Children in Spain who have been housebound for nearly six weeks can soon look forward to going food shopping with their parents after officials eased the virus lockdown on Tuesday.
In this Tuesday, April 14, 2020 photo, Matilde Mattos of Peru poses for a photograph as she clean windows in Pamplona, northern Spain. (Photo: AP)
But unlike the rest of Europe, going out for a walk will remain strictly off-limits in Spain, which imposed one of the world's most restrictive lockdowns on March 14.
Although adults are allowed out for limited reasons -- to buy food and medicine or to walk the dog -- children have so far been obliged to stay at home.
"From April 27, the under-14s will be able to accompany an adult going out to places permitted under the state of alarm, for example, to go to the supermarket, the chemist or the bank," said government spokeswoman Maria Jesus Montero after the cabinet meeting.
"It is a slight easing of the lockdown but we have to insist that the priority is to avoid any setbacks in the fight against the virus."
She added that any trips out still had to "comply scrupulously with measures for both hygiene and social distancing".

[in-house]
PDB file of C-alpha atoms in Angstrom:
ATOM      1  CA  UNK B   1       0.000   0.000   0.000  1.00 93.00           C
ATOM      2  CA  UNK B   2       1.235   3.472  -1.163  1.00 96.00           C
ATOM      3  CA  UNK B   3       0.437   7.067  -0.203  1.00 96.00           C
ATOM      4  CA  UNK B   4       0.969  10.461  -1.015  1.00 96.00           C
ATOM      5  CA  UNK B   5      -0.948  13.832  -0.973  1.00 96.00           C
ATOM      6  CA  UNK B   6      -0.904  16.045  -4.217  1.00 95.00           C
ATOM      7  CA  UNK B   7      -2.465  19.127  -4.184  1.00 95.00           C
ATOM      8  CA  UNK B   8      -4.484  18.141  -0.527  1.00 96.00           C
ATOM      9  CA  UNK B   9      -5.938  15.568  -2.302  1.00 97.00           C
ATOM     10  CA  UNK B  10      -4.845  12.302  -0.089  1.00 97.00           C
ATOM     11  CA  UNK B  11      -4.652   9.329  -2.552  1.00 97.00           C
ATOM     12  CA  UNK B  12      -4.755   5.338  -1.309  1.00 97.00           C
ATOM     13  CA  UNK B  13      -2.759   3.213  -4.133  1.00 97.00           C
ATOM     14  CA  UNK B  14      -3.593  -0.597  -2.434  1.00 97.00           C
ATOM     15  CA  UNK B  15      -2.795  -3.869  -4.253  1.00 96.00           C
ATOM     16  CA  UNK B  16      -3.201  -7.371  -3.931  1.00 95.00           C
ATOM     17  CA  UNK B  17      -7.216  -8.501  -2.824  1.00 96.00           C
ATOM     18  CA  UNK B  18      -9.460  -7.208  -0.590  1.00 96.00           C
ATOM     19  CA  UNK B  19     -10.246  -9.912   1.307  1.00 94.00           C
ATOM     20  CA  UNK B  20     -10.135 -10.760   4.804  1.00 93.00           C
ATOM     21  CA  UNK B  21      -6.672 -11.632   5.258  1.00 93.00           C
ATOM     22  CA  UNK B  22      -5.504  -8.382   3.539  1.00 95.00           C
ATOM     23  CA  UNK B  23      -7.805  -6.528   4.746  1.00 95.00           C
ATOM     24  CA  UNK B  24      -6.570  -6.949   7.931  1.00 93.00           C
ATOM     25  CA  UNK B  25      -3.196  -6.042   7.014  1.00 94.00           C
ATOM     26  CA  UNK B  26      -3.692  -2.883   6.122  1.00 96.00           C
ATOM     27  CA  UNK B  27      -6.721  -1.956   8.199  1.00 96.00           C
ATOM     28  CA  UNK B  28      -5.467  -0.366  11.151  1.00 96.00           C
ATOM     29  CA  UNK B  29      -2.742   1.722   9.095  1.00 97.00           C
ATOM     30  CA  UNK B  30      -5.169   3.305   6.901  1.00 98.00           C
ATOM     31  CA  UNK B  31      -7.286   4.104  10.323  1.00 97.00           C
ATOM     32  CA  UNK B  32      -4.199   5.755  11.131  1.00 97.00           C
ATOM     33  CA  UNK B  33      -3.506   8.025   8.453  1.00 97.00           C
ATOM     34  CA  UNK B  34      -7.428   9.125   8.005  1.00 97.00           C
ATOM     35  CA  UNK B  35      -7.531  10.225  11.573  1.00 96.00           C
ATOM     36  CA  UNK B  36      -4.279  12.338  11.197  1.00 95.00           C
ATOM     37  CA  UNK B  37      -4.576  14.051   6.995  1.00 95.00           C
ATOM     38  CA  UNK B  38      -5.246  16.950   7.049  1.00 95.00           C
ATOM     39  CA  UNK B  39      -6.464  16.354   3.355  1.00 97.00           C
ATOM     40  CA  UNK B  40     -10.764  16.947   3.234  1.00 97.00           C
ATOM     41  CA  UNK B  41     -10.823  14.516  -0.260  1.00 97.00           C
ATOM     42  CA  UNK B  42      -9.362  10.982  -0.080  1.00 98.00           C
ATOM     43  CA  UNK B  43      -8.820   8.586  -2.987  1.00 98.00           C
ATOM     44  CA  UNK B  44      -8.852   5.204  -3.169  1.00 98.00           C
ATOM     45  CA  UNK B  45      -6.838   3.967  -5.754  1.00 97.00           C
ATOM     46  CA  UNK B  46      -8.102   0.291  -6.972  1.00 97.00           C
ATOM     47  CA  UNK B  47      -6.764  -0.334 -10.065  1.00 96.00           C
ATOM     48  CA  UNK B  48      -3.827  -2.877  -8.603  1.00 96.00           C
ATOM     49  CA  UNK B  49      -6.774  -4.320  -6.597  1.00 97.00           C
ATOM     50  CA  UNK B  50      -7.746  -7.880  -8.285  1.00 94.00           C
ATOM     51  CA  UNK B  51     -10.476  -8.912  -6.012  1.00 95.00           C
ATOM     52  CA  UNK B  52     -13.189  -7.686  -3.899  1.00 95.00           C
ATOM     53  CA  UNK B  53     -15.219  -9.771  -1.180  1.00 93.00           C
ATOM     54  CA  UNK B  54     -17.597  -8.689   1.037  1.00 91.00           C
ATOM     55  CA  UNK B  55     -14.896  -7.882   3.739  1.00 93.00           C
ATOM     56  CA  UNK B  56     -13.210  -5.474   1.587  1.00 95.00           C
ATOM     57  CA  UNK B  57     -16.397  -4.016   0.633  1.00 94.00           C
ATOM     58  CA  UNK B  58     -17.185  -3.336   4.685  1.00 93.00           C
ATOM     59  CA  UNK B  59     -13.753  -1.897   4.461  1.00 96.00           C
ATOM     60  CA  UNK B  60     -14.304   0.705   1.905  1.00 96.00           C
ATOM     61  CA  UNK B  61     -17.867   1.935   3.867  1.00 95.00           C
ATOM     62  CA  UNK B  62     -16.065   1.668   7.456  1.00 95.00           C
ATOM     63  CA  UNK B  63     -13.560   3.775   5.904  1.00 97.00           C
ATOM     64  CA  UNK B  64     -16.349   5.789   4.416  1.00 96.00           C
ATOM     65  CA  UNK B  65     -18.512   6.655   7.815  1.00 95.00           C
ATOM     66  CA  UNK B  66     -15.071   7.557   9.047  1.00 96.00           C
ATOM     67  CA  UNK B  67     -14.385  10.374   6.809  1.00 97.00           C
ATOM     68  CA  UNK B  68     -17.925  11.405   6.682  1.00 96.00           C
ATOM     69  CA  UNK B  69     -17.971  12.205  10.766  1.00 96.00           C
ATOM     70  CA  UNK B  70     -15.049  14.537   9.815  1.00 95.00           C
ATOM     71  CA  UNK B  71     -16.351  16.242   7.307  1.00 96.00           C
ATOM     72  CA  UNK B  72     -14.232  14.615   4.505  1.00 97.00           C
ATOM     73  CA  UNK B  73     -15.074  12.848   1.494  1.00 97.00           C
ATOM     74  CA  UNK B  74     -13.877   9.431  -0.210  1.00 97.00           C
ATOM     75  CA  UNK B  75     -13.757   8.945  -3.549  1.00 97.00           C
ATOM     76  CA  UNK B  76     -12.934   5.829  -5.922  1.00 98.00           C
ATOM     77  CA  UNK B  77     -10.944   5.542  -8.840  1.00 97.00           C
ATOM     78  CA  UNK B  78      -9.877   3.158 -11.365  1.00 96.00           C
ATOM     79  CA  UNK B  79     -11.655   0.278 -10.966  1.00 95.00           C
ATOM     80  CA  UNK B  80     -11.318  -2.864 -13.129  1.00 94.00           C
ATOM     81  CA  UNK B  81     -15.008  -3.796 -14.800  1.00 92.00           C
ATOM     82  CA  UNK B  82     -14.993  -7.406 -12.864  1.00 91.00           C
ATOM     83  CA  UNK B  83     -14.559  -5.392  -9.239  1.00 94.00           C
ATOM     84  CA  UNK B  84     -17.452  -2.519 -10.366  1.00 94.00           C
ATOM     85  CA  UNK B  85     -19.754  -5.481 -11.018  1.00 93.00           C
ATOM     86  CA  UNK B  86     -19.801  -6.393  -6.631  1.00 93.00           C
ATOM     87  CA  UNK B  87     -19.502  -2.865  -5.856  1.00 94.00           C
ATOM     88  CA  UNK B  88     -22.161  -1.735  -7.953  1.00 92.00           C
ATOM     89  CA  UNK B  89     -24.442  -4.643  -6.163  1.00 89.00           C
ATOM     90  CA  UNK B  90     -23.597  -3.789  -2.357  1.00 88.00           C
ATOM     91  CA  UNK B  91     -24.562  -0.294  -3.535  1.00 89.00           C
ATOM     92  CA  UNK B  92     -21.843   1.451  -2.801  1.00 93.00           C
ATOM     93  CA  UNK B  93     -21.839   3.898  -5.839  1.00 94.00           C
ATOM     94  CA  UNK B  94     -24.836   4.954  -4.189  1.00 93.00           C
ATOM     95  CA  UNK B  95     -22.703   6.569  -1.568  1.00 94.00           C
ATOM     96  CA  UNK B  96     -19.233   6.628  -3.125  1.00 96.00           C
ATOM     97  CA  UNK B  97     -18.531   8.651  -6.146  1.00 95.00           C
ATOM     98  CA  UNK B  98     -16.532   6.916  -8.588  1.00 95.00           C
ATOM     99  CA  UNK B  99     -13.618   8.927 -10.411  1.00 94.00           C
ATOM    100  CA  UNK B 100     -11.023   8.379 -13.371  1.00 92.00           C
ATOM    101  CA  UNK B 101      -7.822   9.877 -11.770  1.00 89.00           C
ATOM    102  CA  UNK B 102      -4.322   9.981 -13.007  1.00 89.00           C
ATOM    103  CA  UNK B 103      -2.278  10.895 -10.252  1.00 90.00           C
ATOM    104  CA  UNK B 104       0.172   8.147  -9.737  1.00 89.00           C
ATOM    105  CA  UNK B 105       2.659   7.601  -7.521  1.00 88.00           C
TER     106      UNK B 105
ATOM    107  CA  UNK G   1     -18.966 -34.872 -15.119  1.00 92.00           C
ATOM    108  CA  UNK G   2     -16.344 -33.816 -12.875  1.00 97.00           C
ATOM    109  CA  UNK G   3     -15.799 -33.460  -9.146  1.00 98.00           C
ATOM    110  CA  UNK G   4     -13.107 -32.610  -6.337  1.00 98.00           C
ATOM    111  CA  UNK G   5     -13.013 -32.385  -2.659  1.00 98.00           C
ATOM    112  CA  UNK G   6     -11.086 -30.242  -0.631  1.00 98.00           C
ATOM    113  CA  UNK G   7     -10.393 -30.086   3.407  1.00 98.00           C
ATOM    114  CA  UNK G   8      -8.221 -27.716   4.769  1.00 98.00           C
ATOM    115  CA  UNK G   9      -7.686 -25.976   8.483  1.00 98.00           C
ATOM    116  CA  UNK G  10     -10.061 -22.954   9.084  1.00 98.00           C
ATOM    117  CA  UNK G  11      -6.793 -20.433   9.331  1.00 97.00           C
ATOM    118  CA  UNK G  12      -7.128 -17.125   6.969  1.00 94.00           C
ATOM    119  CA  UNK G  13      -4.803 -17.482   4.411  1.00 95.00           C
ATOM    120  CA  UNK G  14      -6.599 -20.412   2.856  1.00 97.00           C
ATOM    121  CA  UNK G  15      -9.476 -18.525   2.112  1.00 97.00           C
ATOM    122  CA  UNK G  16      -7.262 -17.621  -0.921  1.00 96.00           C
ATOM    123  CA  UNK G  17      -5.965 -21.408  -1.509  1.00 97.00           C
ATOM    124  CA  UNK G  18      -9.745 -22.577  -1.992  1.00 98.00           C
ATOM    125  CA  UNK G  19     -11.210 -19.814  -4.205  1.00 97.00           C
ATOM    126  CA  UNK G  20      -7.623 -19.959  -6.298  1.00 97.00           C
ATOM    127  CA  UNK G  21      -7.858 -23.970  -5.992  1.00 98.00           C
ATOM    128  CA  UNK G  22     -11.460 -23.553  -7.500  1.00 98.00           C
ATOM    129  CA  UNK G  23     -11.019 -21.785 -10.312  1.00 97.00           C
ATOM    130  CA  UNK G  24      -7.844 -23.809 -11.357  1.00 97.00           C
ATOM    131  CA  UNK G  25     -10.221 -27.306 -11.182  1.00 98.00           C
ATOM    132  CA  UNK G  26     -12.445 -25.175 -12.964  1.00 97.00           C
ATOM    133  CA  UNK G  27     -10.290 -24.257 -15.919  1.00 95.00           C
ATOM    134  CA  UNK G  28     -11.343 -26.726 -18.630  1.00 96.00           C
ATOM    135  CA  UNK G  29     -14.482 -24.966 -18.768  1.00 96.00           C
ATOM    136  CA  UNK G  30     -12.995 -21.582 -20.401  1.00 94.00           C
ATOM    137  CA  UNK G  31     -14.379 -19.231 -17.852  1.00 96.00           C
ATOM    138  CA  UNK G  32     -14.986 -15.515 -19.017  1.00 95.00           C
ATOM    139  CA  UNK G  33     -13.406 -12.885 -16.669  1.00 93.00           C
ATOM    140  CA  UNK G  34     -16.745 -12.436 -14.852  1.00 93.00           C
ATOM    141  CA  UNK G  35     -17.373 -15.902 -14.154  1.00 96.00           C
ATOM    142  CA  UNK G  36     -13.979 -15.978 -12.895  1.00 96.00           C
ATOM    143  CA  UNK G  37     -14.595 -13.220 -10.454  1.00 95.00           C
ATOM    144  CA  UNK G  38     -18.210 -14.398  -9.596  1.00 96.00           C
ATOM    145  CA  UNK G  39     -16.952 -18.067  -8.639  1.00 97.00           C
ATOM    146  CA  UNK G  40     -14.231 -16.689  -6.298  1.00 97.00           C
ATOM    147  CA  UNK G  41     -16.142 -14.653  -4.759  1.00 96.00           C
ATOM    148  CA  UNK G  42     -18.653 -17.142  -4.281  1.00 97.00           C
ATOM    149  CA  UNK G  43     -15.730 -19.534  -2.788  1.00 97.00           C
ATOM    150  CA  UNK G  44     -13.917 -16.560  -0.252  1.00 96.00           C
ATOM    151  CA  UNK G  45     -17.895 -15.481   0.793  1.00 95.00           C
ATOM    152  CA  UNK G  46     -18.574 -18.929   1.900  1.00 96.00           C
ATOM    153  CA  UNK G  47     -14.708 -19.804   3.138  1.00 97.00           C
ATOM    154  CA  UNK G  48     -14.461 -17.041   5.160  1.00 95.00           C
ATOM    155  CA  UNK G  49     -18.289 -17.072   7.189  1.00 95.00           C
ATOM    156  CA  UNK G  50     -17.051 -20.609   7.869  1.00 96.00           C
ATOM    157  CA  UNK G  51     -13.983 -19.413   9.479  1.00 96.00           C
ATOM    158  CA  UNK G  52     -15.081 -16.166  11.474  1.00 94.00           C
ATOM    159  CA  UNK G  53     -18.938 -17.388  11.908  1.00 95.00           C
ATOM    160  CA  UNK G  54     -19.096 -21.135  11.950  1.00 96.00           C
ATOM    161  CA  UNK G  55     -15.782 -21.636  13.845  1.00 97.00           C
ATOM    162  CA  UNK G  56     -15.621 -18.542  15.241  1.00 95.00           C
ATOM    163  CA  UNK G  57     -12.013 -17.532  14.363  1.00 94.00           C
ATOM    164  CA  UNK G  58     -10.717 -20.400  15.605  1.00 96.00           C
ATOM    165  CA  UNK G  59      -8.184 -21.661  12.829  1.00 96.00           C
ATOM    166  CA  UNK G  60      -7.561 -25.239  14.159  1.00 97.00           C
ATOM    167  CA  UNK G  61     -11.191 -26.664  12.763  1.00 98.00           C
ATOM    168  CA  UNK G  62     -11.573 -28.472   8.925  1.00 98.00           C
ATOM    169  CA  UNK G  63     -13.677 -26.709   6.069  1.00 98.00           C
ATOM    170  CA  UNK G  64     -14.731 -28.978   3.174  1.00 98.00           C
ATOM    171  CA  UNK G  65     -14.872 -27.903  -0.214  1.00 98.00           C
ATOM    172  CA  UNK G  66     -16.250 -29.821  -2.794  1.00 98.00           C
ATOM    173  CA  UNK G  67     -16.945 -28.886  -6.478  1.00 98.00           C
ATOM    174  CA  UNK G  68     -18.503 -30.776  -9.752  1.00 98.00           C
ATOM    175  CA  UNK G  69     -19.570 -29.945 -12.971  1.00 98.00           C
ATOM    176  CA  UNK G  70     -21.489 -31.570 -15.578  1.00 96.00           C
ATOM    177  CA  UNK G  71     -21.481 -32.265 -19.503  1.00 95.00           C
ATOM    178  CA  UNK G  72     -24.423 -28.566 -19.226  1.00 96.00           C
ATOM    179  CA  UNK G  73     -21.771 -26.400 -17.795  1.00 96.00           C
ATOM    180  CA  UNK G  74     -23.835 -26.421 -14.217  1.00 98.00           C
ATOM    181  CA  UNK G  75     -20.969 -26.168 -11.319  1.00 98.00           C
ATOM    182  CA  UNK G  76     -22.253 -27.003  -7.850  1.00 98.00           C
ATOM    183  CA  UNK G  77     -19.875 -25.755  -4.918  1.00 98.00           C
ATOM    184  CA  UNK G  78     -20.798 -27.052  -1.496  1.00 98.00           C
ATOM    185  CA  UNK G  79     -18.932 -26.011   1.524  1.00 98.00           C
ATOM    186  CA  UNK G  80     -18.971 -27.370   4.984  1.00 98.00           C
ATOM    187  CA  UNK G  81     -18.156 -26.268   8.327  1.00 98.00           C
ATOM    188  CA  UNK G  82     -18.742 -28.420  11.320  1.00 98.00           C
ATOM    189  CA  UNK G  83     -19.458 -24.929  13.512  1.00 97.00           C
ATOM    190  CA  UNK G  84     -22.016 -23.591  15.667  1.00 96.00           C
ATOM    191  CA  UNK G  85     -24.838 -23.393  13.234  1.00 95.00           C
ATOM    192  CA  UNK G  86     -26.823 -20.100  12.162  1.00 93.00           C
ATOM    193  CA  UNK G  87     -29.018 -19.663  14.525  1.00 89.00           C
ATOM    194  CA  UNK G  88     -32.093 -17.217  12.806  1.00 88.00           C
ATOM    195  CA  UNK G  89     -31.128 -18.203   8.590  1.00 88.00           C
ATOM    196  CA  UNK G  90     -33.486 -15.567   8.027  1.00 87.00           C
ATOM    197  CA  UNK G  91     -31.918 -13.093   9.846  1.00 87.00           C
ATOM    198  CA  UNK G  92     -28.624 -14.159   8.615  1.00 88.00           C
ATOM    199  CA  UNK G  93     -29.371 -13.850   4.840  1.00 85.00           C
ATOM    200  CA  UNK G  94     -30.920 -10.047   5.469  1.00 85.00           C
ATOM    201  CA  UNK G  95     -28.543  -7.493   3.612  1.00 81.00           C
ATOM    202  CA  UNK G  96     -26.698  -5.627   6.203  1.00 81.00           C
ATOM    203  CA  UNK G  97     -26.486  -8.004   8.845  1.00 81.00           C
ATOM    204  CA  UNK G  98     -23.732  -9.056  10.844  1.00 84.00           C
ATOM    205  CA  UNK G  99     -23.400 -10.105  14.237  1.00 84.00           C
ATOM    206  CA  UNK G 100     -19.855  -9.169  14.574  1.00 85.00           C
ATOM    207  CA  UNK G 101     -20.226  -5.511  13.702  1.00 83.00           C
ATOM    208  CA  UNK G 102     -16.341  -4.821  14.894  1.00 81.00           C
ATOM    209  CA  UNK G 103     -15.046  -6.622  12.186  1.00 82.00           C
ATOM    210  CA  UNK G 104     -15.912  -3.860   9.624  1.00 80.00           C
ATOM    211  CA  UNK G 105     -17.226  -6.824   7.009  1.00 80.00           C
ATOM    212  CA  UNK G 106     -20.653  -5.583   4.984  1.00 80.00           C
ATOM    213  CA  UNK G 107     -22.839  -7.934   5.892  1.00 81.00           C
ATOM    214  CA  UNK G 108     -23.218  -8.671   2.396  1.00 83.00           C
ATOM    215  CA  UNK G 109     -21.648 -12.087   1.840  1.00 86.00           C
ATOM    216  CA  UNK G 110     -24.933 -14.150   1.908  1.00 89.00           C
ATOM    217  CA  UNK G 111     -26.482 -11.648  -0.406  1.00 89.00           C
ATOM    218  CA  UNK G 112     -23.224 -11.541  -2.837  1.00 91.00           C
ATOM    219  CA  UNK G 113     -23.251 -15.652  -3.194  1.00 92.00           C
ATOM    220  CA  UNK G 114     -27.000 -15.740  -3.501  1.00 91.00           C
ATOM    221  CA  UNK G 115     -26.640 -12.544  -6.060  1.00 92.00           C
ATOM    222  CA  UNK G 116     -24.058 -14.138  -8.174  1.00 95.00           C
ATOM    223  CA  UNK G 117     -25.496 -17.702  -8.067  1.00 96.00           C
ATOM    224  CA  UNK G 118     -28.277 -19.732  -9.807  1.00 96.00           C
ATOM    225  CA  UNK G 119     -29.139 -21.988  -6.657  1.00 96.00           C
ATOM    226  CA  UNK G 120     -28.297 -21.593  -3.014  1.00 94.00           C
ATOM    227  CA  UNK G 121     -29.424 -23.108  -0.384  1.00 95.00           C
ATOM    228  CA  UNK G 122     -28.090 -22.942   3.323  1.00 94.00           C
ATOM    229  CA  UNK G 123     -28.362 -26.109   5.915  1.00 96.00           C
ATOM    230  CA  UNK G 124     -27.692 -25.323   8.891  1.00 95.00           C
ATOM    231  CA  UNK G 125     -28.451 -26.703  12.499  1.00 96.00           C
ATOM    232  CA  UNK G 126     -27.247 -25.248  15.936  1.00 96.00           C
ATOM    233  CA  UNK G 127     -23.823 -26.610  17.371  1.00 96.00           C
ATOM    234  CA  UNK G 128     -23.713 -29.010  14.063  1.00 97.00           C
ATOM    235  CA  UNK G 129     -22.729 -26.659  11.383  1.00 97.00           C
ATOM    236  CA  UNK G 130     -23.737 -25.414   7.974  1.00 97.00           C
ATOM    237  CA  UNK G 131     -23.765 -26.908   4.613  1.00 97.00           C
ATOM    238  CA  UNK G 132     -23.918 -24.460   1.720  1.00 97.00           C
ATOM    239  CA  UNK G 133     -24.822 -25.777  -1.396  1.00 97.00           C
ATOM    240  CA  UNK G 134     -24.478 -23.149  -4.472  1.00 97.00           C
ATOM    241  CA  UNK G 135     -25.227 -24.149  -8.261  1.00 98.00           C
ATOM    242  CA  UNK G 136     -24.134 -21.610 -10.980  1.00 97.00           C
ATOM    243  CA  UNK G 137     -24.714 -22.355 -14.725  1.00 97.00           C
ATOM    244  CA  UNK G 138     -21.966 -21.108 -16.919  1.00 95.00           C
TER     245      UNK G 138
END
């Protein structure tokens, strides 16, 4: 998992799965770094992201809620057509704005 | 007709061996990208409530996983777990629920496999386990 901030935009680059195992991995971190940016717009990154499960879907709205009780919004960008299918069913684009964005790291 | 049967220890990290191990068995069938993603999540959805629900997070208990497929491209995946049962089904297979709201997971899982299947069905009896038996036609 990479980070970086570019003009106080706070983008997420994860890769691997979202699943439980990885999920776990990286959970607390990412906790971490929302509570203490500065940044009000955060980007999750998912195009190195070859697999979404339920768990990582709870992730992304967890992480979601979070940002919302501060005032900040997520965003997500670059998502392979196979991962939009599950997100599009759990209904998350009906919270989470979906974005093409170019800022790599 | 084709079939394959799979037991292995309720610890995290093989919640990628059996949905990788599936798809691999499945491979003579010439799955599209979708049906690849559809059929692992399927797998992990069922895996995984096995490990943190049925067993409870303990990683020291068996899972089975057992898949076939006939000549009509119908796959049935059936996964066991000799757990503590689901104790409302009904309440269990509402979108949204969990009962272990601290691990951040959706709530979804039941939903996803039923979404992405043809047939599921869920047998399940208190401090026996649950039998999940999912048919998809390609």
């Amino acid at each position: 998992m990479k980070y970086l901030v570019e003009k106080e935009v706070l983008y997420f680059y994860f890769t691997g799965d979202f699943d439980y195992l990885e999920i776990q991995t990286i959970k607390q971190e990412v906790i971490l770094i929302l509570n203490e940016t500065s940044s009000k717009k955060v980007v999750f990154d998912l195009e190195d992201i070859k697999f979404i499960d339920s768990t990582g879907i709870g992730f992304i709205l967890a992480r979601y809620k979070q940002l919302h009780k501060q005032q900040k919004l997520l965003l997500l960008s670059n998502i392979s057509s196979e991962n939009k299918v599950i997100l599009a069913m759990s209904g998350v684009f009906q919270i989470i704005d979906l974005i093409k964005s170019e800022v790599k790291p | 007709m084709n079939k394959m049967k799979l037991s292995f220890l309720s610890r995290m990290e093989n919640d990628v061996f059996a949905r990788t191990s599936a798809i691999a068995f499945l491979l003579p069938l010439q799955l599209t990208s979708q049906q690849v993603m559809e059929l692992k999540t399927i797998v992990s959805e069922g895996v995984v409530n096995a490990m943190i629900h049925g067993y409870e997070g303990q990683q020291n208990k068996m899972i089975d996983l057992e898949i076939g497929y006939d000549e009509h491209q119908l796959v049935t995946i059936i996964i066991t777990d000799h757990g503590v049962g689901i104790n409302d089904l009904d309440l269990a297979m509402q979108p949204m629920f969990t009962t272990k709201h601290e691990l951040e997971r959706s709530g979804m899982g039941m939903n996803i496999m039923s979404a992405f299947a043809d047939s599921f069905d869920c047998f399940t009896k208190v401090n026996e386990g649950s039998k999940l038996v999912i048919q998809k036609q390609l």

"We are asking fathers and mothers to be responsible," she said.
Spain has suffered the world's third-most deadly outbreak of the virus, which has so far killed 21,282 people with the government twice extending the lockdown in a bid to slow the spread of the epidemic.
Parliament is expected to approve another extension until May 9 later this week.
The government has come under increasing pressure from paediatricians and regional officials to allow children out, warning of the physical and mental health risks of prolonged confinement.
Spain's restrictions on children are the tightest in Europe.
Italy, which has the world's second-highest death toll, allows youngsters out if accompanied by a parent and France lets minors out for a brief walk with their parents.